The phylogenetic tree of the DUS family was inferred for 98 representative members of COG0042 and KOGs 2333, 2334 and 2335 using the alignment of a complete catalytic domain. A Minimum Evolution (ME) analysis carried out with MEGA 4  (with pairwise gaps deletion and either Dayhoff or JTT matrices) were not sufficient to infer a tree with pre-defined subfamilies grouped into monophyletic branches, thus the Bayesian analysis was attempted. Phylogenetic trees were calculated, using the JTT model of substitutions and pairwise deletions, with the initial tree calculated by the NJ method and the Closest Neighbor Search option set to level = 2. The stability of individual nodes was calculated using the bootstrap test (1000 replicates) and additionally confirmed by the interior branch test – in all trees, for all branches with bootstrap support >50%, the ITB support was equal or higher.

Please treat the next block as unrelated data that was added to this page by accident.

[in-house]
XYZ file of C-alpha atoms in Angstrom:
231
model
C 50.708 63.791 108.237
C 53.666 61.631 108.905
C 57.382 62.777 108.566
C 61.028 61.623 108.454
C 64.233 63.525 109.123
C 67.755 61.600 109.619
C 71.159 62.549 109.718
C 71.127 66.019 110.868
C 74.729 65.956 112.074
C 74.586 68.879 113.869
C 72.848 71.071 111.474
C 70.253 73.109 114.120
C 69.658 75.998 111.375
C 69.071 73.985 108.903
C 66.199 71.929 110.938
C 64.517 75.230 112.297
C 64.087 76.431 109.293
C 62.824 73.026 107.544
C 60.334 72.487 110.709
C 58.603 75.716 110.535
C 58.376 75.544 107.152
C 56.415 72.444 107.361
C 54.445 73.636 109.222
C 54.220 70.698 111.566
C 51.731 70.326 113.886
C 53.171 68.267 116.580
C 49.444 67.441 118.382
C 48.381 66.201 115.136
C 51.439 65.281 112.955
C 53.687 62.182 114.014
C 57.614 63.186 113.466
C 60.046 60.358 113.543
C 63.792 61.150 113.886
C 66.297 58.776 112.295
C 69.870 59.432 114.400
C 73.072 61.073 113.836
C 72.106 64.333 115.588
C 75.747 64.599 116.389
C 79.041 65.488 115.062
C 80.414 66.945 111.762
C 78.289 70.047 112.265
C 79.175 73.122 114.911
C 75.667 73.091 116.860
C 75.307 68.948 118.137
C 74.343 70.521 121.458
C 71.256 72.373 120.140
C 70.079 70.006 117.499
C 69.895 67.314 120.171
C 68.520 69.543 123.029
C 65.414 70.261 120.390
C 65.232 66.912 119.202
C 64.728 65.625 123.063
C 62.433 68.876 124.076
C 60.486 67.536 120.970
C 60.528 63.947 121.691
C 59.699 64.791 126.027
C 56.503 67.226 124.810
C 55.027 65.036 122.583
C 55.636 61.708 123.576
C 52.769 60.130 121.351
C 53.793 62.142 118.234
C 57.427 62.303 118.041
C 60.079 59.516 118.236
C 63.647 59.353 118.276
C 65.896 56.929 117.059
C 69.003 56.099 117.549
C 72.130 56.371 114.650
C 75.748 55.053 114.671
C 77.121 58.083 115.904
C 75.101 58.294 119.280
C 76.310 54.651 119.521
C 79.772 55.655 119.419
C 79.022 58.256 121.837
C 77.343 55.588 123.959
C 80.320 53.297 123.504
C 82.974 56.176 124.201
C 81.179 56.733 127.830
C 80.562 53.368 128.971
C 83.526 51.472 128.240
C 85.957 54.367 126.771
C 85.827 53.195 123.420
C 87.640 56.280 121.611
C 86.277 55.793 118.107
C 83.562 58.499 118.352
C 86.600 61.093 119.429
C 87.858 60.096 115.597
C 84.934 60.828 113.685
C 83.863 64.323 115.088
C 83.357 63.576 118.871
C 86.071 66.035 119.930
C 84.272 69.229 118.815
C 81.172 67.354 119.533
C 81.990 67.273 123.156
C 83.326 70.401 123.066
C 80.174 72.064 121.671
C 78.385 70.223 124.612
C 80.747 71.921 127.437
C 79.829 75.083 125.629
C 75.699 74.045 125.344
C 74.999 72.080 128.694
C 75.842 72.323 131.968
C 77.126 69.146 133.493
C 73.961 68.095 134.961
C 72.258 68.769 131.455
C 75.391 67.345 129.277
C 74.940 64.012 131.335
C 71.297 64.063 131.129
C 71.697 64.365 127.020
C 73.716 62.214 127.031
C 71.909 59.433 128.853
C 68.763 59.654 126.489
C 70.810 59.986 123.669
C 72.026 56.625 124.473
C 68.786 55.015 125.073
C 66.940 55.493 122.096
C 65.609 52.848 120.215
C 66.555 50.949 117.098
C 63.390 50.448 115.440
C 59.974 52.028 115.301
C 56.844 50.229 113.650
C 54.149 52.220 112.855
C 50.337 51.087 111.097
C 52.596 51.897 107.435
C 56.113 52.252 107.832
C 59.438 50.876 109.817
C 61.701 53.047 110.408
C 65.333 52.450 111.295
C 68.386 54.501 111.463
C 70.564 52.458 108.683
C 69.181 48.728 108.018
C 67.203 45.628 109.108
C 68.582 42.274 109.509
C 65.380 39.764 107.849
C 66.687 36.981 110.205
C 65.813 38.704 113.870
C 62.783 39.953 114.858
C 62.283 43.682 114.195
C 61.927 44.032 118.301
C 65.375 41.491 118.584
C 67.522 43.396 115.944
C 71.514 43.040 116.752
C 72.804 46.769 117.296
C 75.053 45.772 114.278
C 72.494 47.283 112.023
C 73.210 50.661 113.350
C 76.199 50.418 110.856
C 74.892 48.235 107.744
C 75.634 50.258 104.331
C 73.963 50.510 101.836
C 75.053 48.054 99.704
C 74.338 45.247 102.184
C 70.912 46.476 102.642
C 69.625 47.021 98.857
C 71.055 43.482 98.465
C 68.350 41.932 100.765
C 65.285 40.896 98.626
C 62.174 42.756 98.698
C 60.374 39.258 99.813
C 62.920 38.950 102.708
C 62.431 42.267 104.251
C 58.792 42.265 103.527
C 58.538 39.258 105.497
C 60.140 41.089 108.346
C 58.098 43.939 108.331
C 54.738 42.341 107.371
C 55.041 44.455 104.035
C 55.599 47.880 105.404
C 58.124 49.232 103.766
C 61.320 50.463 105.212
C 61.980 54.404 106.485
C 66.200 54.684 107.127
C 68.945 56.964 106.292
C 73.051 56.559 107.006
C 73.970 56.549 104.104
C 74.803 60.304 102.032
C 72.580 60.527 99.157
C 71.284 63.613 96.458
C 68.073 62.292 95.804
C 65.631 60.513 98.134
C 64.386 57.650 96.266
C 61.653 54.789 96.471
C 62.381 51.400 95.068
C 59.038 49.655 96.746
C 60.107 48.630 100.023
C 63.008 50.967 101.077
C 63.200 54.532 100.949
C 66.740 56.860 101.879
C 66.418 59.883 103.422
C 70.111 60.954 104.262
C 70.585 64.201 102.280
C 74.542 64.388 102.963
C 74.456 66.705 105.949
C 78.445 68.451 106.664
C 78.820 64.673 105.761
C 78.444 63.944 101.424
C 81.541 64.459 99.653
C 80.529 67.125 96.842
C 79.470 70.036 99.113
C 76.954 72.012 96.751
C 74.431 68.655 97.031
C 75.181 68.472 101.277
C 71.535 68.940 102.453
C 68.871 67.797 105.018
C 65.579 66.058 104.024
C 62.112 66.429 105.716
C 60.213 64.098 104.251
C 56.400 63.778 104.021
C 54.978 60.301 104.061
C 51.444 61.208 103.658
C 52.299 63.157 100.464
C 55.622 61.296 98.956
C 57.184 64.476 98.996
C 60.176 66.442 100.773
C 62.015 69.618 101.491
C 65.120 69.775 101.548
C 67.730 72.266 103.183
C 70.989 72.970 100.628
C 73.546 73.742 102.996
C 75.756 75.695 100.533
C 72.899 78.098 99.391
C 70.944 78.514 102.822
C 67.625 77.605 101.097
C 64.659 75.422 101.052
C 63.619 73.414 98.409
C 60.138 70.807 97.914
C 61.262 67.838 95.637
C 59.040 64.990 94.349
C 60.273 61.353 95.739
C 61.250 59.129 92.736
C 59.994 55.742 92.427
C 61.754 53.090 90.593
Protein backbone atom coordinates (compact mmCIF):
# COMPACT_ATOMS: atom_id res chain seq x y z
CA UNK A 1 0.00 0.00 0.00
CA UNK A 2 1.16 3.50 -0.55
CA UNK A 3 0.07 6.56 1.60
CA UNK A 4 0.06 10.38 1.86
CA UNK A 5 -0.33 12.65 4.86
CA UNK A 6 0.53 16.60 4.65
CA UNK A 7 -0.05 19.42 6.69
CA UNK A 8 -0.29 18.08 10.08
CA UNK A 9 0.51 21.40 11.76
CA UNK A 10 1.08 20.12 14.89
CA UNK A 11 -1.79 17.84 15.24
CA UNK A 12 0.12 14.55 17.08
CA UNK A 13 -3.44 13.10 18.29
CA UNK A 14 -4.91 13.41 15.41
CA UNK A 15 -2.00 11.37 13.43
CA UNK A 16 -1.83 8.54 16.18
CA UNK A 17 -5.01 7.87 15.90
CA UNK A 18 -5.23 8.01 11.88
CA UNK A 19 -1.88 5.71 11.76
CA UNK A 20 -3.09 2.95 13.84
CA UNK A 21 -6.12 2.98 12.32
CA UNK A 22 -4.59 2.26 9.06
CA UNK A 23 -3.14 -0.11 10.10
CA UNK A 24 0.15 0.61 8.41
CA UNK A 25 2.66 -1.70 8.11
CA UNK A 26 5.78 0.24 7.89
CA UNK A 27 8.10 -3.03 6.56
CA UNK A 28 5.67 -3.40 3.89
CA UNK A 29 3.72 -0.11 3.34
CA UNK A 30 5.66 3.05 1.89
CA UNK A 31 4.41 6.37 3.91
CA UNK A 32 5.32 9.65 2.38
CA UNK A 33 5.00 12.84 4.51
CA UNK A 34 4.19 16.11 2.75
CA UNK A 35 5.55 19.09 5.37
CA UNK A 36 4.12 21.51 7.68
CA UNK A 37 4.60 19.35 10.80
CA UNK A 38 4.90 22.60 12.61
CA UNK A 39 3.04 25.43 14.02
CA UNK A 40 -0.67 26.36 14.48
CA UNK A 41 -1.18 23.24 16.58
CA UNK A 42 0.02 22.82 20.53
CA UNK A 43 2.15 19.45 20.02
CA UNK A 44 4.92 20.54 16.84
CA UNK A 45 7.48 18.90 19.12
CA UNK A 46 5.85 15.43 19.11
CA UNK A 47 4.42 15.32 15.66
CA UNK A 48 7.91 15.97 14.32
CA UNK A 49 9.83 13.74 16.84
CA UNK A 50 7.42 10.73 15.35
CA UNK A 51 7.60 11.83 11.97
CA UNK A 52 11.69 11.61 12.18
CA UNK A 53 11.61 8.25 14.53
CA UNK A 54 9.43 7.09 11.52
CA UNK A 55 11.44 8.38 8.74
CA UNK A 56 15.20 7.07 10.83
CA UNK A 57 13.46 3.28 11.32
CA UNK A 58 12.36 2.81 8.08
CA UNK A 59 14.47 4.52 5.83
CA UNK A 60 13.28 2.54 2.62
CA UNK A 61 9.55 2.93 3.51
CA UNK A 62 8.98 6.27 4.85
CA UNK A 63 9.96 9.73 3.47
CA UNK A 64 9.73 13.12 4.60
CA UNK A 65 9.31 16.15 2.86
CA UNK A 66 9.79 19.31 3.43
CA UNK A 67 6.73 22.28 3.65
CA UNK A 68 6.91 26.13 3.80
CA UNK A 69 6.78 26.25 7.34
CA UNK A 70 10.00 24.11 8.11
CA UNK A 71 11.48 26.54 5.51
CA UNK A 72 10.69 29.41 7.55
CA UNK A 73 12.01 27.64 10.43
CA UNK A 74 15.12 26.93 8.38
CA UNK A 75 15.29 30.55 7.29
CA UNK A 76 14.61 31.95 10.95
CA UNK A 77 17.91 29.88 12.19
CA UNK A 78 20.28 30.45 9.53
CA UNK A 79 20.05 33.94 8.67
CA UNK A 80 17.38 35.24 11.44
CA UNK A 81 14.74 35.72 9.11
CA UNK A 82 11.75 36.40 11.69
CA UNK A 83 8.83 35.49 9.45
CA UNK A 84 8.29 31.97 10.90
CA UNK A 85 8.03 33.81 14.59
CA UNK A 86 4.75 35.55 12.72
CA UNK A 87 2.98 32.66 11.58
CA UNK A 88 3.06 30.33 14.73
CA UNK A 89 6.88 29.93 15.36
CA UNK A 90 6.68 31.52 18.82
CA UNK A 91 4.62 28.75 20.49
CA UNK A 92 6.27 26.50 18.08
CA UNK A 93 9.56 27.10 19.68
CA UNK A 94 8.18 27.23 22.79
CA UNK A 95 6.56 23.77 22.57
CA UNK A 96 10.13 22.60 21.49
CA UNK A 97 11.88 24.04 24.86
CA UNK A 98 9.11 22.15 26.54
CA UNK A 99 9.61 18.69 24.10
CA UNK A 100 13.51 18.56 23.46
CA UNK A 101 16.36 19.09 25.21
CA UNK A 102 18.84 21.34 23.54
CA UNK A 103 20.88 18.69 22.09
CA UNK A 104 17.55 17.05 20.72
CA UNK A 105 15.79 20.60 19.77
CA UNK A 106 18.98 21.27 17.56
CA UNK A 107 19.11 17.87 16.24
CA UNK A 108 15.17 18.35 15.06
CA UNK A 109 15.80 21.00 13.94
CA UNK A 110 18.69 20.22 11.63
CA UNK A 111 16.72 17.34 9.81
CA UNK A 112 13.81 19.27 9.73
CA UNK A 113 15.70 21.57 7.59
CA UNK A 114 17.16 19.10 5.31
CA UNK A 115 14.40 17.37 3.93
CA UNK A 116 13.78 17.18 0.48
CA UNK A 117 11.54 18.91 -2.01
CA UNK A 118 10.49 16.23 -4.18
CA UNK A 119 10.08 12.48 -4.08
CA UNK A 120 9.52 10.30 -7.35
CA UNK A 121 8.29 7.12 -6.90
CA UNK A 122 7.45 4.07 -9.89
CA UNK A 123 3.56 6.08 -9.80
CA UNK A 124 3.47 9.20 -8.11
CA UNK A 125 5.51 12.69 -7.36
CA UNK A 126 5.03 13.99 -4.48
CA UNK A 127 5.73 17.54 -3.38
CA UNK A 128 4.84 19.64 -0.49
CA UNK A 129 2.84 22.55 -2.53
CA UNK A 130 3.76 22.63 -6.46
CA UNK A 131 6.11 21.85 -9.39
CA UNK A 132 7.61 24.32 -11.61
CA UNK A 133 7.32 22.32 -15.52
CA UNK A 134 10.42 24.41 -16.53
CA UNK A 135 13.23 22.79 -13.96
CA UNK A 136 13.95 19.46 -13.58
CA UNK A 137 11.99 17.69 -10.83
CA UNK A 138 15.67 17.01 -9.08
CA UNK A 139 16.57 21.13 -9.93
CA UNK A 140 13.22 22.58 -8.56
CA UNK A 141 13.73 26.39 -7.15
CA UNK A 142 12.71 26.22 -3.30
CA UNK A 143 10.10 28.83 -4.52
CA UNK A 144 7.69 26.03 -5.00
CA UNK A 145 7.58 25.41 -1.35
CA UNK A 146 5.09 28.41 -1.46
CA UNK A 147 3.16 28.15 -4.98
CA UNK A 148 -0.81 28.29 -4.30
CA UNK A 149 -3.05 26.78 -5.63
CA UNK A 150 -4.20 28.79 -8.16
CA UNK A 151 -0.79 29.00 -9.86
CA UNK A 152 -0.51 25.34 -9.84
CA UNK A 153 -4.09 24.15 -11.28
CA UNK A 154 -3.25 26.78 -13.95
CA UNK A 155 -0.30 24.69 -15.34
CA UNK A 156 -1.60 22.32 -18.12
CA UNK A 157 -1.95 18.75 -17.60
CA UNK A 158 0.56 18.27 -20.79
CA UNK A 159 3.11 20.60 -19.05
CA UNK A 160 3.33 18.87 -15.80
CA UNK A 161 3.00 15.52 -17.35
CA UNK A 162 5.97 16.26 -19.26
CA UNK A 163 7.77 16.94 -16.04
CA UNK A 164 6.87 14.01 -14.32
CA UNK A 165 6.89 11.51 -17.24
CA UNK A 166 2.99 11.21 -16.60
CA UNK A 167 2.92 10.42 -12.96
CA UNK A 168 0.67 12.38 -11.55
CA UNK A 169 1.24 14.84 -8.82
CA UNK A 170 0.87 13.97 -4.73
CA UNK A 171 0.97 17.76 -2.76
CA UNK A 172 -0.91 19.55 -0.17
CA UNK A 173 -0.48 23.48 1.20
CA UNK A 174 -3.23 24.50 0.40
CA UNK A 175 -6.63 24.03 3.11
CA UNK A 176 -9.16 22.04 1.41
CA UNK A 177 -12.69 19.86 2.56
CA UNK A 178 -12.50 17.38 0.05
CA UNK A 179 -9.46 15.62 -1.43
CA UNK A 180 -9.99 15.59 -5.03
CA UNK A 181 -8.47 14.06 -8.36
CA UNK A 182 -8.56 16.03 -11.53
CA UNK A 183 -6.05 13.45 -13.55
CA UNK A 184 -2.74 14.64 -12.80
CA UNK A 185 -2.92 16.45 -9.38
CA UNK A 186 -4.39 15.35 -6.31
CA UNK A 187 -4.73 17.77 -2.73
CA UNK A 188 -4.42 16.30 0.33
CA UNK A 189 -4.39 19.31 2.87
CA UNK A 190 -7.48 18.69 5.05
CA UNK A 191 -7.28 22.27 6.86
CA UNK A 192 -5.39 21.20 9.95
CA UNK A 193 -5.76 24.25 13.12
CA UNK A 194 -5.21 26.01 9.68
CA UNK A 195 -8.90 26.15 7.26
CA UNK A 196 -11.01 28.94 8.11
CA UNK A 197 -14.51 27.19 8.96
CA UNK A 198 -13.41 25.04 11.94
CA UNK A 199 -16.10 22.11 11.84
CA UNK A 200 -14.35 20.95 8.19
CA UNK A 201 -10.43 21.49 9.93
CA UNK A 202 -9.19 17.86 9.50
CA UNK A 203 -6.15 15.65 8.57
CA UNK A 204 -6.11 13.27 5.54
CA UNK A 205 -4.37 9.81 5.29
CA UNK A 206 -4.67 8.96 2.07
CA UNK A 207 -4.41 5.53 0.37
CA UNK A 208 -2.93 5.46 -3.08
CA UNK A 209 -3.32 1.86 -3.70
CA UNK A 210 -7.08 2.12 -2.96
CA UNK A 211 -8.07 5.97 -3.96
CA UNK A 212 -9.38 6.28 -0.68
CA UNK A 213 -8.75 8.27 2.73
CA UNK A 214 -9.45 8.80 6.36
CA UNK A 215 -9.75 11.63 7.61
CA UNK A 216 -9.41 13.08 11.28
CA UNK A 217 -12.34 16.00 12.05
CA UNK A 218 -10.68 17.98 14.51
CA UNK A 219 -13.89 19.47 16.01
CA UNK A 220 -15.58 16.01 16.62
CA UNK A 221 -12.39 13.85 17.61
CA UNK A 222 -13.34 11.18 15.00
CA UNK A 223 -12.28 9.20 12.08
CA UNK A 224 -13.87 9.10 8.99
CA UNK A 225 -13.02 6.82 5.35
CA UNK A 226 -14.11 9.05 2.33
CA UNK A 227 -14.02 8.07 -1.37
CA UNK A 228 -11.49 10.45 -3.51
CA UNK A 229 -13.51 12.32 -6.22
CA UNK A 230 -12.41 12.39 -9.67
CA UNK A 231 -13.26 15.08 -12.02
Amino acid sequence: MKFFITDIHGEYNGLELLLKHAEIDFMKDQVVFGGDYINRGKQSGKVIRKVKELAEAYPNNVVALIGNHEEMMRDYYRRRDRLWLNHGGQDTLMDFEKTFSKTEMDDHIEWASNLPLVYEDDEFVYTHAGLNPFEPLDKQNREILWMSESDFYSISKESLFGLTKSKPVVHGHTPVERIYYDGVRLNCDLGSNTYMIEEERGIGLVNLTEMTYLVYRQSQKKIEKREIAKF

MrBayes MPI version 3.1.2  was used to carry out a Bayesian analysis of sequences data. All analyses were performed using the sequence alignment for family representatives, with a gamma distribution of substitution rates, using the default approximation of four rate classes for each. Preliminary runs with MrBayes using a mixture of model priors demonstrated conclusively that substitution rates from the WAG/BLOSUM matrices  provided best fit to the sequence data. Therefore, the WAG/BLOSUM model was used to provide substitution priors for the sequence partition of the data. A Metropolis-coupled Markov-chain Monte-Carlo analysis was performed with 2 million generations, two runs and eight chains (four per run). The Markov chain was sampled every 100 generations. Convergence of runs was confirmed by average standard split deviation factor that falls under the recommended value of 0.01. The final tree was obtained after removing the first 25% of samples.